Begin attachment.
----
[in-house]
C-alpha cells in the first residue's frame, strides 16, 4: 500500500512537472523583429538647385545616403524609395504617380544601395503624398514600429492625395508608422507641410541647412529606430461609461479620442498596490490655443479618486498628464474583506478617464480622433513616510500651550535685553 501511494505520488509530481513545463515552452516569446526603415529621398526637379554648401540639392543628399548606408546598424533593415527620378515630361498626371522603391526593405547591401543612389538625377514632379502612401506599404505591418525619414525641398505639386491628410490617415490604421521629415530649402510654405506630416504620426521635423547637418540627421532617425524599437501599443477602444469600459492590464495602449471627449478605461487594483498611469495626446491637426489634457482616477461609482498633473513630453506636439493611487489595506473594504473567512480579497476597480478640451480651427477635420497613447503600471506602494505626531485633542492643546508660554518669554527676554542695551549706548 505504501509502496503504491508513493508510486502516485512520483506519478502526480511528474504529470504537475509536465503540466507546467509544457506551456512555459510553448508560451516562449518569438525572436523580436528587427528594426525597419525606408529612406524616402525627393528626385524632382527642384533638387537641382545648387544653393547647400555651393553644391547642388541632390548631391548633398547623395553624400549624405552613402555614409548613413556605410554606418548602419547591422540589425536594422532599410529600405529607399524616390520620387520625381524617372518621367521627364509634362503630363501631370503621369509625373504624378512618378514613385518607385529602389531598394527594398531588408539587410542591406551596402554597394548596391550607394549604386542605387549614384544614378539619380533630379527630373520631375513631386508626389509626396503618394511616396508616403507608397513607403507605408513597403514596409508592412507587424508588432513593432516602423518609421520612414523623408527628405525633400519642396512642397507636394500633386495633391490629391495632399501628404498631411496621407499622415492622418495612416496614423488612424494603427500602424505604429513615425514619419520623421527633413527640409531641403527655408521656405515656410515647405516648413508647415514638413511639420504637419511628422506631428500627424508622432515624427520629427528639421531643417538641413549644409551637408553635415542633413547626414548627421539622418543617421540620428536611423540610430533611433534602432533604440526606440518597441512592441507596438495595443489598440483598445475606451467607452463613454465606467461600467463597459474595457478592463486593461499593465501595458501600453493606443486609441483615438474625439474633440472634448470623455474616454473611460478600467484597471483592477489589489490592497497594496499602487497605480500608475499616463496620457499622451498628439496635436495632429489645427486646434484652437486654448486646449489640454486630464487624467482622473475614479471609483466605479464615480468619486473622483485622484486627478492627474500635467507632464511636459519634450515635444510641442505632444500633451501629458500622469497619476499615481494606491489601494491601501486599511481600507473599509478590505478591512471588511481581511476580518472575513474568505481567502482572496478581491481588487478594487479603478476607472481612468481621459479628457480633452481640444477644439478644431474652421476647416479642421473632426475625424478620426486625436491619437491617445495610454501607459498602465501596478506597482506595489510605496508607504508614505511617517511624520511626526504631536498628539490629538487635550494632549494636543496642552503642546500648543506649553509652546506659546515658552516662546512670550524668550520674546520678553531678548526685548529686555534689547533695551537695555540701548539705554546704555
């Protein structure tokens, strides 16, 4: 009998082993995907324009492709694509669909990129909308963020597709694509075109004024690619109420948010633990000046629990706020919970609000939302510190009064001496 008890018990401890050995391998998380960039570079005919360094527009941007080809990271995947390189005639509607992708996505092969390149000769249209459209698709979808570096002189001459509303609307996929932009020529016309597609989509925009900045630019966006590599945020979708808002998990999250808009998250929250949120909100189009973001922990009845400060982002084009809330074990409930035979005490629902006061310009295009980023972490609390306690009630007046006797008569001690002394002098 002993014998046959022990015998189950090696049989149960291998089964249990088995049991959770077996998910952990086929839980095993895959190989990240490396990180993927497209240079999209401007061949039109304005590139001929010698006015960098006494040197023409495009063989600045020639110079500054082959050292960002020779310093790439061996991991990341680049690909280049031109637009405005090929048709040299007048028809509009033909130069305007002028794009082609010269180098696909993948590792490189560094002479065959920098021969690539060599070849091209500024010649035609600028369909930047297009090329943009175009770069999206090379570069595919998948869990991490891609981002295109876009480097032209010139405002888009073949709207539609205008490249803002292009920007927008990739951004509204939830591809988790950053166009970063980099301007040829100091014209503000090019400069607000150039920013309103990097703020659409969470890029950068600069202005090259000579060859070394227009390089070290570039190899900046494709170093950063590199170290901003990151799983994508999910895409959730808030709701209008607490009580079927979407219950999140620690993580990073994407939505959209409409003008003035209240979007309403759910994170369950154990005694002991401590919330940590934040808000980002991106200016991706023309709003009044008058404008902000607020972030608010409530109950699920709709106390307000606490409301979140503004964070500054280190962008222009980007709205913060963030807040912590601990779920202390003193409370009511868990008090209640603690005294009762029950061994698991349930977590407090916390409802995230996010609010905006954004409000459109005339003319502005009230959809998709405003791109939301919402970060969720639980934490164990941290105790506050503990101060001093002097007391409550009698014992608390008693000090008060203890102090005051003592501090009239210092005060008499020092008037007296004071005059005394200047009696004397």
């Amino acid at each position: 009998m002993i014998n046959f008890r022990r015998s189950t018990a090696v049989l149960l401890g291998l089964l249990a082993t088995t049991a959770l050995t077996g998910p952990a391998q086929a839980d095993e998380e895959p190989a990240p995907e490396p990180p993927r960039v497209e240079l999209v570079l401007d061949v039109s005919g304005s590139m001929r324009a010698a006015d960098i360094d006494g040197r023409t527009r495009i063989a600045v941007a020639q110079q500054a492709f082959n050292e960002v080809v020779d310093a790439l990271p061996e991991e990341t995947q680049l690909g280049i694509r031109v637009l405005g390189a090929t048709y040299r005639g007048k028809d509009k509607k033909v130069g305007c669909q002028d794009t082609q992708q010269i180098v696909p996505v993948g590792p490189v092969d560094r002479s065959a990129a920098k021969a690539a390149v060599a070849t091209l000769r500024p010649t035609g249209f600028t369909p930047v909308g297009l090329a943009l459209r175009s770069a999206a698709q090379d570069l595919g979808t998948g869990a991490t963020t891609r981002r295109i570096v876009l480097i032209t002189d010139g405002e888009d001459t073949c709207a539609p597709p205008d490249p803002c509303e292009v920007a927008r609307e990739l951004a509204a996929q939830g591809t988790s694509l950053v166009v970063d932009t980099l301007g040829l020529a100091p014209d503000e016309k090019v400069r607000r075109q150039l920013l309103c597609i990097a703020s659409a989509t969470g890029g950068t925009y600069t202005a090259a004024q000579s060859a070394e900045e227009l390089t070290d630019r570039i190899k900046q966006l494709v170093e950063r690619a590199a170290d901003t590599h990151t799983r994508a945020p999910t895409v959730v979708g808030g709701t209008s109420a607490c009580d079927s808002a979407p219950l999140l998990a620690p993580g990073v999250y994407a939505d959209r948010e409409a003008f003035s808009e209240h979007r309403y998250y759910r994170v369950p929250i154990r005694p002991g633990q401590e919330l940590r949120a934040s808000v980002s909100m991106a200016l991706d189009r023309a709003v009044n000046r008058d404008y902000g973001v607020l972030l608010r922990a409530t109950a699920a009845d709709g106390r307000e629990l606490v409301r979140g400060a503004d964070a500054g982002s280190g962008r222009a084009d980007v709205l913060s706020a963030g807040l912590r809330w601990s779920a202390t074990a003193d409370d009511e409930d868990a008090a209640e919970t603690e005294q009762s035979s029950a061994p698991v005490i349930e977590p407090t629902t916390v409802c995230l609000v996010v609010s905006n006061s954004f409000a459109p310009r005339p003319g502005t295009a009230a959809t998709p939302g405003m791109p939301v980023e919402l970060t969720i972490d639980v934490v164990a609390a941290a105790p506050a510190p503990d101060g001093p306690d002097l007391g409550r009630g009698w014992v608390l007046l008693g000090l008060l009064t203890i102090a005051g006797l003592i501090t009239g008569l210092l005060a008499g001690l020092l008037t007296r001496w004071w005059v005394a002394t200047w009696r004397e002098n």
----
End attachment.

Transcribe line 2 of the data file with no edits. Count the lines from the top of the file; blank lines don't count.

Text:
C-alpha cells in the first residue's frame, strides 16, 4: 500500500512537472523583429538647385545616403524609395504617380544601395503624398514600429492625395508608422507641410541647412529606430461609461479620442498596490490655443479618486498628464474583506478617464480622433513616510500651550535685553 501511494505520488509530481513545463515552452516569446526603415529621398526637379554648401540639392543628399548606408546598424533593415527620378515630361498626371522603391526593405547591401543612389538625377514632379502612401506599404505591418525619414525641398505639386491628410490617415490604421521629415530649402510654405506630416504620426521635423547637418540627421532617425524599437501599443477602444469600459492590464495602449471627449478605461487594483498611469495626446491637426489634457482616477461609482498633473513630453506636439493611487489595506473594504473567512480579497476597480478640451480651427477635420497613447503600471506602494505626531485633542492643546508660554518669554527676554542695551549706548 505504501509502496503504491508513493508510486502516485512520483506519478502526480511528474504529470504537475509536465503540466507546467509544457506551456512555459510553448508560451516562449518569438525572436523580436528587427528594426525597419525606408529612406524616402525627393528626385524632382527642384533638387537641382545648387544653393547647400555651393553644391547642388541632390548631391548633398547623395553624400549624405552613402555614409548613413556605410554606418548602419547591422540589425536594422532599410529600405529607399524616390520620387520625381524617372518621367521627364509634362503630363501631370503621369509625373504624378512618378514613385518607385529602389531598394527594398531588408539587410542591406551596402554597394548596391550607394549604386542605387549614384544614378539619380533630379527630373520631375513631386508626389509626396503618394511616396508616403507608397513607403507605408513597403514596409508592412507587424508588432513593432516602423518609421520612414523623408527628405525633400519642396512642397507636394500633386495633391490629391495632399501628404498631411496621407499622415492622418495612416496614423488612424494603427500602424505604429513615425514619419520623421527633413527640409531641403527655408521656405515656410515647405516648413508647415514638413511639420504637419511628422506631428500627424508622432515624427520629427528639421531643417538641413549644409551637408553635415542633413547626414548627421539622418543617421540620428536611423540610430533611433534602432533604440526606440518597441512592441507596438495595443489598440483598445475606451467607452463613454465606467461600467463597459474595457478592463486593461499593465501595458501600453493606443486609441483615438474625439474633440472634448470623455474616454473611460478600467484597471483592477489589489490592497497594496499602487497605480500608475499616463496620457499622451498628439496635436495632429489645427486646434484652437486654448486646449489640454486630464487624467482622473475614479471609483466605479464615480468619486473622483485622484486627478492627474500635467507632464511636459519634450515635444510641442505632444500633451501629458500622469497619476499615481494606491489601494491601501486599511481600507473599509478590505478591512471588511481581511476580518472575513474568505481567502482572496478581491481588487478594487479603478476607472481612468481621459479628457480633452481640444477644439478644431474652421476647416479642421473632426475625424478620426486625436491619437491617445495610454501607459498602465501596478506597482506595489510605496508607504508614505511617517511624520511626526504631536498628539490629538487635550494632549494636543496642552503642546500648543506649553509652546506659546515658552516662546512670550524668550520674546520678553531678548526685548529686555534689547533695551537695555540701548539705554546704555